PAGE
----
Later, after Kratos, Atreus and Mimir (now a decapitated, reanimated head thanks to Kratos freeing him) return to the top of the Mountain and attempt to enter Jotunheim through the gate there, Baldur attacks them. Beating Kratos, he is shot through the chest and head by Atreus, which he simply shrugs off. Atreus - having become more egotistical and impatient since learning of his Godhood - is easily goaded into stunning Kratos with a lighting arrow and attacking Baldur head-on. Baldur easily disarms Atreus, holding him up by the neck and mocking him for thinking he was ready to take him on. Stabbing Atreus in the shoulder with his own knife, Baldur bid Kratos goodbye before running off the edge of the mountain and landing on his pet dragon. Kratos swiftly followed, catching the dragon's tail and climbing on before the two Gods engaged in another brutal fight. Eventually, Kratos was tossed off, but not before slicing the dragon's wing and sending it crashing into a clifface next to the Lake of Nine. However, Baldur, carrying Atreus, was able to jump off the dragon and land in the Realm Travel Room on Tyr's Bridge. While attempting to use the Travel Room to enter Asgard, Baldur was interrupted by Kratos, who was able to redirect the Room to cast himself, Baldur, Atreus and Mimir into Helheim, with all of them landing on the Bridge of the Damned.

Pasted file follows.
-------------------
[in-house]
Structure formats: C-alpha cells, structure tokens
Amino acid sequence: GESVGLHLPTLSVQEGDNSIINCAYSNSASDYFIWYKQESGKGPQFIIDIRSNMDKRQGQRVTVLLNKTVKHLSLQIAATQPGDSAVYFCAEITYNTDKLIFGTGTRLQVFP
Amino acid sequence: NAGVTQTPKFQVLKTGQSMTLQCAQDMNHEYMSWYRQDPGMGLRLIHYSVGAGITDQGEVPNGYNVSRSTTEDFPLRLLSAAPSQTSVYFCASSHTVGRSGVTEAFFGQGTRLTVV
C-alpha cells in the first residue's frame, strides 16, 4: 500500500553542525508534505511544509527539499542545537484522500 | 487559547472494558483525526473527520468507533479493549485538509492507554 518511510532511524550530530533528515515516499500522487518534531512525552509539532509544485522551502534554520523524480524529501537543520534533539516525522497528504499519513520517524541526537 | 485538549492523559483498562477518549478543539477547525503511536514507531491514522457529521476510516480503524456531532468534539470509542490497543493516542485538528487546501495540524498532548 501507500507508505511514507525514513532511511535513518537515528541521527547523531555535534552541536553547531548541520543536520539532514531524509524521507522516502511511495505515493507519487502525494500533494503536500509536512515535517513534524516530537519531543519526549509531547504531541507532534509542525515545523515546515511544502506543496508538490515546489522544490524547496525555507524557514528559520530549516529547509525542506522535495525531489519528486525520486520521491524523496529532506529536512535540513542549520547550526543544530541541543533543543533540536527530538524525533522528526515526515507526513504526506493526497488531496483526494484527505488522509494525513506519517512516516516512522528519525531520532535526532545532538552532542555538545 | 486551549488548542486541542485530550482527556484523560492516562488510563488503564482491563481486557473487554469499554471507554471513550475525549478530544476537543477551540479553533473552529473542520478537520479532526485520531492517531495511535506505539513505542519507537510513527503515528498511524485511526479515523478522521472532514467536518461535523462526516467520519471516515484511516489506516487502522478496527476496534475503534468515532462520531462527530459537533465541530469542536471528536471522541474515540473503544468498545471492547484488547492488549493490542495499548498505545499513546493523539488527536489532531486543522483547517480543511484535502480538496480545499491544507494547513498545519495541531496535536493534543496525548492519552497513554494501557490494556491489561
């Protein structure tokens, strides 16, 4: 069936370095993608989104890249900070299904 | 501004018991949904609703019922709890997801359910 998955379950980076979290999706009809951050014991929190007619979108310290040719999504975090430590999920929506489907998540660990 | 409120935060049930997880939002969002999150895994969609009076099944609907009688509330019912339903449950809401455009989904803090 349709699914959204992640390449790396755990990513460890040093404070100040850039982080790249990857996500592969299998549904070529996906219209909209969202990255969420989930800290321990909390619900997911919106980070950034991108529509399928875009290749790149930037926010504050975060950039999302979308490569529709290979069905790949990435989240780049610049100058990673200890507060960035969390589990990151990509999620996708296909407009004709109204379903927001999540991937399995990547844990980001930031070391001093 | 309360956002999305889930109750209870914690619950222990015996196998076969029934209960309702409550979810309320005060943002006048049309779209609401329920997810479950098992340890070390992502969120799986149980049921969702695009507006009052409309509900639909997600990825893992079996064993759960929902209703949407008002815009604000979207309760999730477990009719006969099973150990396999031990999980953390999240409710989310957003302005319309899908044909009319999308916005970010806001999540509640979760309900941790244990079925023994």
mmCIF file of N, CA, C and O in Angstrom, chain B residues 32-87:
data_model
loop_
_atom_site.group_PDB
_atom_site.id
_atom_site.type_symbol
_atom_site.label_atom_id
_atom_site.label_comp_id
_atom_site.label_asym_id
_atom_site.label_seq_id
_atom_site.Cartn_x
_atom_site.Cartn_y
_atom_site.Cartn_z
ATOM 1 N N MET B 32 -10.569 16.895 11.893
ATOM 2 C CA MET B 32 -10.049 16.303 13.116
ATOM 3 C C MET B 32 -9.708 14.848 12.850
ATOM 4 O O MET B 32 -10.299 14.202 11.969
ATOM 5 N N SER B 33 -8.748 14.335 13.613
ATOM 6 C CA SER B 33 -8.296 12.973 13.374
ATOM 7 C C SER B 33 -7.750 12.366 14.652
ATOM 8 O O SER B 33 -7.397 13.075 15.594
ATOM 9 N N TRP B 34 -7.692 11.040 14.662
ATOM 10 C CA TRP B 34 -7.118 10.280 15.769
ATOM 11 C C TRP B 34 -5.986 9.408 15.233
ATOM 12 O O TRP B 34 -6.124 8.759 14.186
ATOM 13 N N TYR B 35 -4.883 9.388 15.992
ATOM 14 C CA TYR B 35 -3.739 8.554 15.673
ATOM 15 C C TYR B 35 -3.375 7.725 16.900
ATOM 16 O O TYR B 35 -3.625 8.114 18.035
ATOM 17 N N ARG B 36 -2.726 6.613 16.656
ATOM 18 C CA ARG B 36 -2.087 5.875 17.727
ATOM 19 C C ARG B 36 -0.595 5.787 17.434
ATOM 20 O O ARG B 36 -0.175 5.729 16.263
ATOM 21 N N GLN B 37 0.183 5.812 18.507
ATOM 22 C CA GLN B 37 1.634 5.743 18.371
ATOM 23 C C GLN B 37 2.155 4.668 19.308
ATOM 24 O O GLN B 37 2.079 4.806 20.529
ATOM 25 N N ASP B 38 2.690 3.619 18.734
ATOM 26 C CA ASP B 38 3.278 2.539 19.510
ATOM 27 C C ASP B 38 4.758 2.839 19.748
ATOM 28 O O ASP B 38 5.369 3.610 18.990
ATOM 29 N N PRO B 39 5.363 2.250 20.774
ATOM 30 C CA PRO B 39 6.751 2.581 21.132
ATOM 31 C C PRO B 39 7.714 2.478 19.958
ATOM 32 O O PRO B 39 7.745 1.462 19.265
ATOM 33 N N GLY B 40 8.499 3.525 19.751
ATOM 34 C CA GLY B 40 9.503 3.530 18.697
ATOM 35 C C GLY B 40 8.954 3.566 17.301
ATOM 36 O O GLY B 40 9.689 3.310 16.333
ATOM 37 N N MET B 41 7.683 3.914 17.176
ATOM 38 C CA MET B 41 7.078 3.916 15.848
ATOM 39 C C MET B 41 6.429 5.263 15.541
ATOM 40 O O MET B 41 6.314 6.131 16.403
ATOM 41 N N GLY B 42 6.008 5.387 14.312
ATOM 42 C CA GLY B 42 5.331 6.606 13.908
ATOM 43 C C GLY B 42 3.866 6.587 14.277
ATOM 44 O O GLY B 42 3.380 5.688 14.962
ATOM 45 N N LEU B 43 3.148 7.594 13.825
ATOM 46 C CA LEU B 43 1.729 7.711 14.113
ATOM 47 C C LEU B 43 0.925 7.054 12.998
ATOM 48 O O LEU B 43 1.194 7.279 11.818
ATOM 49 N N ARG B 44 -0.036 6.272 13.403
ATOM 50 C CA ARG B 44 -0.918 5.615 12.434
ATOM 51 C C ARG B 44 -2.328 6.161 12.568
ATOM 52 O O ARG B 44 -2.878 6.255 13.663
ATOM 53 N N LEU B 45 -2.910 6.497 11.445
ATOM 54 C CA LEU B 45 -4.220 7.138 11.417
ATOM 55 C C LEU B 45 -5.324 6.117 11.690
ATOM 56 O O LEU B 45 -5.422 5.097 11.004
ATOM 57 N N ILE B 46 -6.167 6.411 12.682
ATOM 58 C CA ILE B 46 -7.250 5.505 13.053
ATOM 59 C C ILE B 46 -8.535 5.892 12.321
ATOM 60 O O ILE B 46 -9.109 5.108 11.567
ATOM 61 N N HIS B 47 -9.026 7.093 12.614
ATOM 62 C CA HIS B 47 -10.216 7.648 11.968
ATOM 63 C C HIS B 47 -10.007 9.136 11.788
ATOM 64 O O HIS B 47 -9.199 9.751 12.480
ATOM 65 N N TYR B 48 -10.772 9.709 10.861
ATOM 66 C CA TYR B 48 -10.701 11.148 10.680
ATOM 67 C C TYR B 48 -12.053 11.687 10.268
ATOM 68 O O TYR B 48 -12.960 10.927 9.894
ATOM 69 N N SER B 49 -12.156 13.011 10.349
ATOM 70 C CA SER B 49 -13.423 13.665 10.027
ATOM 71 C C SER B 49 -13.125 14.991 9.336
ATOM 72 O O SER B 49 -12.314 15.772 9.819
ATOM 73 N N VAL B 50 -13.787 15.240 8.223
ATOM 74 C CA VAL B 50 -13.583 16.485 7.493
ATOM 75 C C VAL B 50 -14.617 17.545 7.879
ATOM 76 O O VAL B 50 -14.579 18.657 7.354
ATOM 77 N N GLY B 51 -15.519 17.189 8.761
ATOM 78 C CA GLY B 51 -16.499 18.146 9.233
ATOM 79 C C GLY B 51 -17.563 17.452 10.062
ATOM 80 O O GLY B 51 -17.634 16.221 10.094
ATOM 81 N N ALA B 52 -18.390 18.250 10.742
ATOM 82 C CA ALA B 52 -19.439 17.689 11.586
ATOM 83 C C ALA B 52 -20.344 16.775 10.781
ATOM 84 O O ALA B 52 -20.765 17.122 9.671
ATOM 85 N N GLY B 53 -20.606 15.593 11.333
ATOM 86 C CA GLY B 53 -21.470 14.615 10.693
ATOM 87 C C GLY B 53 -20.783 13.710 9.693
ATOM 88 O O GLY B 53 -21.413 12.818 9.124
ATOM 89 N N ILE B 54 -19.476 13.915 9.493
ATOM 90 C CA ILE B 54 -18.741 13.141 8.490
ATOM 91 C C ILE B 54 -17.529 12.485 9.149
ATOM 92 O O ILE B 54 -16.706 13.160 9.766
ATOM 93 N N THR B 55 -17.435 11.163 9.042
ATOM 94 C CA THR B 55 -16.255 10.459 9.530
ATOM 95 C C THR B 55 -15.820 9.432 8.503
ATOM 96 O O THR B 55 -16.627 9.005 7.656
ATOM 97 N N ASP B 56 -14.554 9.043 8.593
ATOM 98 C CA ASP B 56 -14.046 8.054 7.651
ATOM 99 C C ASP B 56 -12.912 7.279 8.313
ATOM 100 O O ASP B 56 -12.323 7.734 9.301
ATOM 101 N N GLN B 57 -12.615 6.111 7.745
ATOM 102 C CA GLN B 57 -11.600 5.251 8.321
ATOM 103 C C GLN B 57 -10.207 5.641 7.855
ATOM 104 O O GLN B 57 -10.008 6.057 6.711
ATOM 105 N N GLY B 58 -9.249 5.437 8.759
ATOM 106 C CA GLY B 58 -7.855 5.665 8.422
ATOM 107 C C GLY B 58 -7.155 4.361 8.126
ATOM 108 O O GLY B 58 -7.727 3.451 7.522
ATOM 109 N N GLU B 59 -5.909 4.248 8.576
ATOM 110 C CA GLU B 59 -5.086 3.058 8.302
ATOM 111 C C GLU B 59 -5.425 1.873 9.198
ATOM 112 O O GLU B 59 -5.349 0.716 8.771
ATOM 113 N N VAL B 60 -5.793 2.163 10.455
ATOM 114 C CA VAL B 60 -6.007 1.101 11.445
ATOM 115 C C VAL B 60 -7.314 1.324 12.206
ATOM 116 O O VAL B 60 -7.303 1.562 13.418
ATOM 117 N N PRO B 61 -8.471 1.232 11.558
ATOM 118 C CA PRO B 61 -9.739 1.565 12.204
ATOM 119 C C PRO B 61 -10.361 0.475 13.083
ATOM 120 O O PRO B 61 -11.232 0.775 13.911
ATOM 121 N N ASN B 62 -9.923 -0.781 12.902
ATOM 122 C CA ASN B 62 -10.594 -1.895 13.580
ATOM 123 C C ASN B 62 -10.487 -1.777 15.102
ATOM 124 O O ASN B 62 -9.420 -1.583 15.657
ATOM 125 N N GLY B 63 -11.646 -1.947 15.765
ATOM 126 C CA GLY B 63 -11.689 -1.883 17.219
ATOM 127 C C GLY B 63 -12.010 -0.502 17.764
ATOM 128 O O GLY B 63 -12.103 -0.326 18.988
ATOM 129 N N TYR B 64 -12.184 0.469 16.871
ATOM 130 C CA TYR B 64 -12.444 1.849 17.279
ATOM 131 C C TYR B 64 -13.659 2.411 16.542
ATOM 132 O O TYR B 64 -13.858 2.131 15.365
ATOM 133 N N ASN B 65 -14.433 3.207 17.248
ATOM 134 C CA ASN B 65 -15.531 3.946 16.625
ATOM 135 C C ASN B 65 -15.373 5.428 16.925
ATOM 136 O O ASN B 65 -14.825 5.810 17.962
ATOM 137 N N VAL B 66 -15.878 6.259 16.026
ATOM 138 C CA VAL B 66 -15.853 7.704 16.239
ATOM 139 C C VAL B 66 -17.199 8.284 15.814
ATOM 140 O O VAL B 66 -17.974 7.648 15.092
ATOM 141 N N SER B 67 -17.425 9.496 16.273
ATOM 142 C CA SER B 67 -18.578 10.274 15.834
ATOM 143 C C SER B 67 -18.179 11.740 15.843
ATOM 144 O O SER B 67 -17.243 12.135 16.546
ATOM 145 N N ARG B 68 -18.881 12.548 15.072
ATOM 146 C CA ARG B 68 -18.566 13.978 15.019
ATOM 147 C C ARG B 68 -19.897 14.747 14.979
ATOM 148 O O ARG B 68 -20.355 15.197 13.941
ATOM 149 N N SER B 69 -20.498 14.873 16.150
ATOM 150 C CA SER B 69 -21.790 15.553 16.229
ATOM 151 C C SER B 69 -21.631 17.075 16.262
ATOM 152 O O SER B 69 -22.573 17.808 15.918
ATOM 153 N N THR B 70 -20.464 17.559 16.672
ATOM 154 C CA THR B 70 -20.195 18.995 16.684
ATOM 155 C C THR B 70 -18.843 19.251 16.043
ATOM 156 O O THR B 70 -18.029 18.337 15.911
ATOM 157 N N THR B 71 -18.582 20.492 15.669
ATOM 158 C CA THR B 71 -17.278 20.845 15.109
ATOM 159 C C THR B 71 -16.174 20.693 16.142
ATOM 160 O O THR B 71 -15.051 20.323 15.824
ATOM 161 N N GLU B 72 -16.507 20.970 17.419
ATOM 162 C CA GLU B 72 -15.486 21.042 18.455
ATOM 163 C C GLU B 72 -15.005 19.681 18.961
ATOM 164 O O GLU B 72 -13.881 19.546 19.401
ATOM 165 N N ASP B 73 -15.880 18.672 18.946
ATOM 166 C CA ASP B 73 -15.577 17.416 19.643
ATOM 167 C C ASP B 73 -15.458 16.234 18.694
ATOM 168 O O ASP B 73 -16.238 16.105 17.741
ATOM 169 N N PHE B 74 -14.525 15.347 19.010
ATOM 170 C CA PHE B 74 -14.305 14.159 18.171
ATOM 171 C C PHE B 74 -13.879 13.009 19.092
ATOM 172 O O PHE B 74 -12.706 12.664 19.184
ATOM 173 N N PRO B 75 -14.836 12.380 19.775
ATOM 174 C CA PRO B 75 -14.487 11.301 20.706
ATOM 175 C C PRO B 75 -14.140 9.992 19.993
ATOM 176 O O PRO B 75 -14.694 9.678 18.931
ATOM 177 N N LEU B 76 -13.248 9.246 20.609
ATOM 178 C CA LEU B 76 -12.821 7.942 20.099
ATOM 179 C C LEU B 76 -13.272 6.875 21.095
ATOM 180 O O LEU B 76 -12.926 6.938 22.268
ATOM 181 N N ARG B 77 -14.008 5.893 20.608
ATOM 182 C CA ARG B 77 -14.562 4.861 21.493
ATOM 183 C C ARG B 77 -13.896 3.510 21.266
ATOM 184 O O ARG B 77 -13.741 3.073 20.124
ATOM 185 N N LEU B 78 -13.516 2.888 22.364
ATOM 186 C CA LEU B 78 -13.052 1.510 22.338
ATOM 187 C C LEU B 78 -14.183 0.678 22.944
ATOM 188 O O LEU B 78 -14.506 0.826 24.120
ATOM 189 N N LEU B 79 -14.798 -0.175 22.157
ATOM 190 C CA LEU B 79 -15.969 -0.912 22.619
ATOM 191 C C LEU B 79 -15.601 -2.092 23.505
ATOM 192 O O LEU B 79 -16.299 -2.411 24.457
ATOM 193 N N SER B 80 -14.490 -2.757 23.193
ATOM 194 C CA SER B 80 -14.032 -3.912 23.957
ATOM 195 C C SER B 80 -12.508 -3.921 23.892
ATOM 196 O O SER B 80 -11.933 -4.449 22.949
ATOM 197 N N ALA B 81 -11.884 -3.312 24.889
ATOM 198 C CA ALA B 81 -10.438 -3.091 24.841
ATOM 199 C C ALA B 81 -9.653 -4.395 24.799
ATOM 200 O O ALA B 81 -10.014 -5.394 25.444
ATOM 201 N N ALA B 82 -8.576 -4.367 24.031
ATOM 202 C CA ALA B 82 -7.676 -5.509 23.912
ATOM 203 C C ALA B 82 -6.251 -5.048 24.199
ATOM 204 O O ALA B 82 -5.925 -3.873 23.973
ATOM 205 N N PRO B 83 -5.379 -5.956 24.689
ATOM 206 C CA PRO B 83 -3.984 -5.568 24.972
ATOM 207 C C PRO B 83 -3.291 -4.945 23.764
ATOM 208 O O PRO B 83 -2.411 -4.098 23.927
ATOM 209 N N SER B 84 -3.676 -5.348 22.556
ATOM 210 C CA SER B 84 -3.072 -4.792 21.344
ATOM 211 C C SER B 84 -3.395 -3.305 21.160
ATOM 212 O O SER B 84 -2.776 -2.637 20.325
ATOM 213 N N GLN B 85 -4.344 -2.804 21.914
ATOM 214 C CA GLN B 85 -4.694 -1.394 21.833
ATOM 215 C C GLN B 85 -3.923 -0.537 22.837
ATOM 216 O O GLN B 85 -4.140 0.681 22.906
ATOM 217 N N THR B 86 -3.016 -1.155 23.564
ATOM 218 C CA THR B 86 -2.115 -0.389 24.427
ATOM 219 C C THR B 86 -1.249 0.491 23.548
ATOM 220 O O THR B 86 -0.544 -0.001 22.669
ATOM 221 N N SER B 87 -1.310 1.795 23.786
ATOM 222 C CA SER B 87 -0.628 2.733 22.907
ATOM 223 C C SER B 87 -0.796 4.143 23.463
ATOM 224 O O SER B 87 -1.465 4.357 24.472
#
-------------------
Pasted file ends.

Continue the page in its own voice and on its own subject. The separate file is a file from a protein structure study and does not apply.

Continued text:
During the landing, Baldur was separated from the three protagonists. As they travelled throug Hel, they came across Baldur being tortured by a vision. Through this, it is revealed that a century ago, Baldur's mother, Freya, blessed Baldur with invulnerability to all harm. However, a side effect of the blessing was that Baldur could no longer feel anything - be it taste, sexual pleasure or even pain. Baldur confronted Freya about this, admitting he would rather die than never feel again. However, she refused to lift her blessing, fearing her son would suffer a pointless death as she had foreseen. The present Baldur watched this, pacing about and eagerly telling his vision counterpart to "do it." The vision-Baldur appeared as if he would kill Freya - however, it played out as history did, with vision-Baldur stating that he never wants to see Freya again. The vision ended, and Baldur screamed in fury, calling his vision-self a coward. Eventually, he collapsed into a sobbing wreck, calling himself a coward.